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Power-User

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# Loss of Reactive Power on a Power Transmission Line

05/07/2010 1:57 PM

Overhead Line's information : 420 kV, 2x954 MCM, 45 km.

Substation A ............... Substation B

240 MW ....................... - 240 MW

16 MVAr ....................... - 7 MVAr

we read same values from MW meter (of course as opposite - and +) from each substation.

but we can't read same values for reactive power.

where is the 9 MVAr ? what is the reason ?

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#1

### Re: Loss of Reactive Power on a Power Transmission Line

05/07/2010 4:52 PM

The short answer is that probably the circuit is not what you think it is. Remember, reactive power is not real power. It comes from the lag in current due to transmission line effects, motor and supply power factors and a lot of other lesser effects from the variety and phase of other sources on the grid at that time.

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#2

### Re: Loss of Reactive Power on a Power Transmission Line

05/08/2010 12:35 AM

The 9 MVAR are simply consumed by inductive impedance of the 45 km of the line, while the 7 MVAR are the real substation B MVAR demand

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#4

### Re: Loss of Reactive Power on a Power Transmission Line

05/08/2010 3:55 AM

Long transmission lines are usually capacitive. For short, it may be either.

For this case it might well be a capacitive reactance. In that case the pf of the supplier should have been better than the pf of the receiver.

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#3

### Re: Loss of Reactive Power on a Power Transmission Line

05/08/2010 3:06 AM

My wild guess is there is some 9 MVAR capacitor connected on substatiob B, which is not accounted for by substation A. So kindly see schematic of each station and where and how the meters are connected.

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#7

### Re: Loss of Reactive Power on a Power Transmission Line

05/08/2010 3:51 PM

Unlikely.

If a capacitor is connected at B, it will supply reactive power downstream to reduce B's demand for it, therefore, if 16MVAr is coming down to B because B requires it and a capacitor is connected to B, then the 16MVAr will be reduced and less will be coming from A where the meter should record less than 16MVAr.

Most likely, the 9MVAr is consumed on the transmission line. The amount is within the range expected.

Anonymous Poster
#5

### Re: Loss of Reactive Power on a Power Transmission Line

05/08/2010 4:25 AM

hi

this is ravi

Friend that 9MVAR is consumed by the transmission line. because the line has impedance. the capacitive reactance is less than the inductive for short distances. even if it is lont transmisson line, in no load and lightly loaded condition the capacitive reactance is higher than the inductive.

there are many equipments which need reactive power like induction motor, transformers, transmission lines etc. they need some reactive power for their operation.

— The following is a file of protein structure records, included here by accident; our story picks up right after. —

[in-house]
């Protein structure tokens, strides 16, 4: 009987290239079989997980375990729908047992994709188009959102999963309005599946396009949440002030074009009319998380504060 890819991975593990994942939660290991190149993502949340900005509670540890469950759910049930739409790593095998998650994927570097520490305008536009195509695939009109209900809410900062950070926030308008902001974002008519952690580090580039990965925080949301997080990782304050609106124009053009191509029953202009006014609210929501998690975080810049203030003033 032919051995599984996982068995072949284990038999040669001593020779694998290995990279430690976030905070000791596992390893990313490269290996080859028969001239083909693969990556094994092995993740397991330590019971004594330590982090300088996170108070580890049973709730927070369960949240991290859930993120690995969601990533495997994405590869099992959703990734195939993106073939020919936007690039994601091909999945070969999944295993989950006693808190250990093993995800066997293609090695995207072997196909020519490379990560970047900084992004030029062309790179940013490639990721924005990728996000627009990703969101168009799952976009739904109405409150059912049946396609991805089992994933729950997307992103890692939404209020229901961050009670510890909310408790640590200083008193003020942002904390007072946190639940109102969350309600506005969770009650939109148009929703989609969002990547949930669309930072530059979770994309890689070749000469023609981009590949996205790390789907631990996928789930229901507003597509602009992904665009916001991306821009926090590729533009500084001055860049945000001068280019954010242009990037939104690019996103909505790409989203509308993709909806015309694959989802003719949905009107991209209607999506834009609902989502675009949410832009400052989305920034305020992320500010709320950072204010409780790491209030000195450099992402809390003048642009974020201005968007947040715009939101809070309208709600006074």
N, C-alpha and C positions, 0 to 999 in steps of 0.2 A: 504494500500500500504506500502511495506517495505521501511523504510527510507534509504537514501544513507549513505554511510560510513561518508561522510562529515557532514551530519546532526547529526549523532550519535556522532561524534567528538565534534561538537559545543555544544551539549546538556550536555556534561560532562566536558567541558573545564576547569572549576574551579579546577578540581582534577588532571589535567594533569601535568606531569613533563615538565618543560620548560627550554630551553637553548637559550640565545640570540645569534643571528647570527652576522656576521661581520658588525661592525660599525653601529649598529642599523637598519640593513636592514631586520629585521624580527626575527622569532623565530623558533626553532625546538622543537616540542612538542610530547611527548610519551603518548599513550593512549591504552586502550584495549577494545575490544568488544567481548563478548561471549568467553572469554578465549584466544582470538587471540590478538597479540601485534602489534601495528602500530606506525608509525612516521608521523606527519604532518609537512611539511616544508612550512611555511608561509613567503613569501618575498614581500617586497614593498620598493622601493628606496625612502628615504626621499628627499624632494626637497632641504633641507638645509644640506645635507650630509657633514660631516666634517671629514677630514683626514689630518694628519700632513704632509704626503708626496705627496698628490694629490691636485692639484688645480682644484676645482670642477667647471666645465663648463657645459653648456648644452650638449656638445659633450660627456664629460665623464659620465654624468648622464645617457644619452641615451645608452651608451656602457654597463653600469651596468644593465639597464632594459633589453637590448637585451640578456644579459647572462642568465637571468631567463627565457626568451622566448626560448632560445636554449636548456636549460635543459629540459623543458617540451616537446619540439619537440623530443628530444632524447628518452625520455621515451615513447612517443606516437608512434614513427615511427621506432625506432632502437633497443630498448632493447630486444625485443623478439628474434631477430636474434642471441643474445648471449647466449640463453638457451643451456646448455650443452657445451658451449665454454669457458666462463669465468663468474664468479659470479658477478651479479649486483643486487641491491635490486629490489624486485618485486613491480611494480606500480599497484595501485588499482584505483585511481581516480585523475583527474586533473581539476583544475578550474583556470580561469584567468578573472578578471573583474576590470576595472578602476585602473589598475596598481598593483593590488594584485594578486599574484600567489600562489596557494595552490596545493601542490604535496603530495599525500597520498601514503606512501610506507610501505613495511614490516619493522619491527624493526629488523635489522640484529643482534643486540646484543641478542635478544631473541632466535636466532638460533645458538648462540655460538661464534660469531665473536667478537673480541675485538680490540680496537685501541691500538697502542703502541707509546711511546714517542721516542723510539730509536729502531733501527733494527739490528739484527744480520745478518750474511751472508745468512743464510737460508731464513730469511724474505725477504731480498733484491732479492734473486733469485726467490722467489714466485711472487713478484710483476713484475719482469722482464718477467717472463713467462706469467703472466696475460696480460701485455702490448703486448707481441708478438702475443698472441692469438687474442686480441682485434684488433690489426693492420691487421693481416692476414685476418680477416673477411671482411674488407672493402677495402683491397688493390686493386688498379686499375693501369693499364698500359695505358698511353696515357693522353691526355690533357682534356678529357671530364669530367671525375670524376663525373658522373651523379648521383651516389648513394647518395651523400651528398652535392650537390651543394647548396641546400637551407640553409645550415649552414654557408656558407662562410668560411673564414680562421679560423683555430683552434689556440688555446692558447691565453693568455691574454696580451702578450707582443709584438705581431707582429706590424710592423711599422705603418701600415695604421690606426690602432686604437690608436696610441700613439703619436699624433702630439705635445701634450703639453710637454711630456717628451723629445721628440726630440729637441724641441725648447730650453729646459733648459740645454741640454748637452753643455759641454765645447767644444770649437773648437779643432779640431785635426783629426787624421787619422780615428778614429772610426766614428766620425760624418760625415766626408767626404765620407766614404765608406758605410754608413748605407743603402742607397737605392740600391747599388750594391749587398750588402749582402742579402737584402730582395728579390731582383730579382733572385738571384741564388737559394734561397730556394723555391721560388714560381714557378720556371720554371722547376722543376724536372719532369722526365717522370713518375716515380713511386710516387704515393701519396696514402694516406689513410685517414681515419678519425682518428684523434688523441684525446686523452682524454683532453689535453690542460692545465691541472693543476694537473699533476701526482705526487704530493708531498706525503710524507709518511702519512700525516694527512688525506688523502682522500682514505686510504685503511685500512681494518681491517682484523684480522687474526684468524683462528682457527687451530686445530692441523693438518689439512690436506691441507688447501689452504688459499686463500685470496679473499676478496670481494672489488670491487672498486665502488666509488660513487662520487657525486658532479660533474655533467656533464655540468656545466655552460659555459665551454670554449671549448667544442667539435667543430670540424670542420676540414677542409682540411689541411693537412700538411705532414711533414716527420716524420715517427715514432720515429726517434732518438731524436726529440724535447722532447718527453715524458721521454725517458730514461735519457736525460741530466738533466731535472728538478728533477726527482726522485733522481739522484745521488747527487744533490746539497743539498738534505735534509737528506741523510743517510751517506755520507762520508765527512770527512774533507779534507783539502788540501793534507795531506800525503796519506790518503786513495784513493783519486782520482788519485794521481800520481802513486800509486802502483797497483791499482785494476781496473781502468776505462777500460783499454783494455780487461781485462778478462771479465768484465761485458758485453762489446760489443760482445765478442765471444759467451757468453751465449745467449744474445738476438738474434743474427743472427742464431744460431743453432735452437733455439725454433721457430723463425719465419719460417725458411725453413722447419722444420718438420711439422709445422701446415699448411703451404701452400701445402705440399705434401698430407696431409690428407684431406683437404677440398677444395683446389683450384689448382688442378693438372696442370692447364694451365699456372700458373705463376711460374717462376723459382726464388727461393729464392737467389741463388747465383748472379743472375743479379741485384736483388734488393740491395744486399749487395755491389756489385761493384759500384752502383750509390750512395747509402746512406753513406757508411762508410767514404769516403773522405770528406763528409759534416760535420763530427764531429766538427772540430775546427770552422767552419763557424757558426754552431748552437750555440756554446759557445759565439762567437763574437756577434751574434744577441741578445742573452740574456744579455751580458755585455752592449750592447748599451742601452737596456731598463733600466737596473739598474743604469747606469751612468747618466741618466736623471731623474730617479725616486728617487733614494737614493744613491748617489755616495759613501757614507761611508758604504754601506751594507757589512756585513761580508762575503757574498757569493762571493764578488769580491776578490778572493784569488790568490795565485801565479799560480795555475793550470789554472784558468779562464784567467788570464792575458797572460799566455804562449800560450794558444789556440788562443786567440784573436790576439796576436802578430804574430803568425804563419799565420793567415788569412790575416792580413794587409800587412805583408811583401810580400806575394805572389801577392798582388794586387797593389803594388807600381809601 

for every 1M of power to transfer in line there is a need of 1MVAR based on the line capacity.

because of this reactive power consumption the receiving end voltage will dropped down i.e. Vs>Vr. this drop is due to reactive power consumption only

if sending end and receiving end voltage are equal then that line is called loss less line and there is no reactive power loss in the line, but practically its not possible.

Anonymous Poster
#6

### Re: Loss of Reactive Power on a Power Transmission Line

05/08/2010 10:19 AM

in no load and lightly loaded condition the capacitive reactance is higher than the inductive.

What load has got to do with the reactances? In no/light load conditions, the receiving voltage exceeds the sending voltage (Ferranti Effect)

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#8

### Re: Loss of Reactive Power on a Power Transmission Line

05/09/2010 3:53 AM

I just want to understand your statement "for every 1M of power to transfer in line there is a need of 1 MVAR based on the line capacity."

At PF= 1 (ideal case), 1 MW = 1 MVA. But are you saying to drive 1 MW power into the transmisson line you need 1 MVAR reactive componenet and hence total MVA is = sqrt2 or 1.414 MW ?? May be you have practical field knowledge! Am I riight in understanding that power factor is so bad ??!! What is the distance of transmission line which results in such poor PF? What corrective steps are taken in such cases?

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#9

### Re: Loss of Reactive Power on a Power Transmission Line

05/11/2010 11:44 AM

As others have indicated, there is a capacitor installed between the substations. The capacitor is the 45 kM transmission line. The phase conductors constitute the plates of the capacitor, while the air between them is the insulating layer. At 45 kM, the plate area is roughly 1100 m2, which is why the capacitive reactance is so large.

Although not stated, I assume that the MVAR readings at both stations show a lagging power factor. The leading MVAR's generated by the capacitance of the transmission line supply a portion of the reactive power demand of the Substation B load.

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#10

### Re: Loss of Reactive Power on a Power Transmission Line

05/11/2010 11:28 PM

Substation B has negative reading for both MW and MVAR , while Substation A readings are positive , this means that Sub B is supplying power and sub A is consuming it

Sub A MVAR demand is 16 MVAR, Sub B supply only 7, the remaining 9 MVAr are produced by the capacitive reactance of the line

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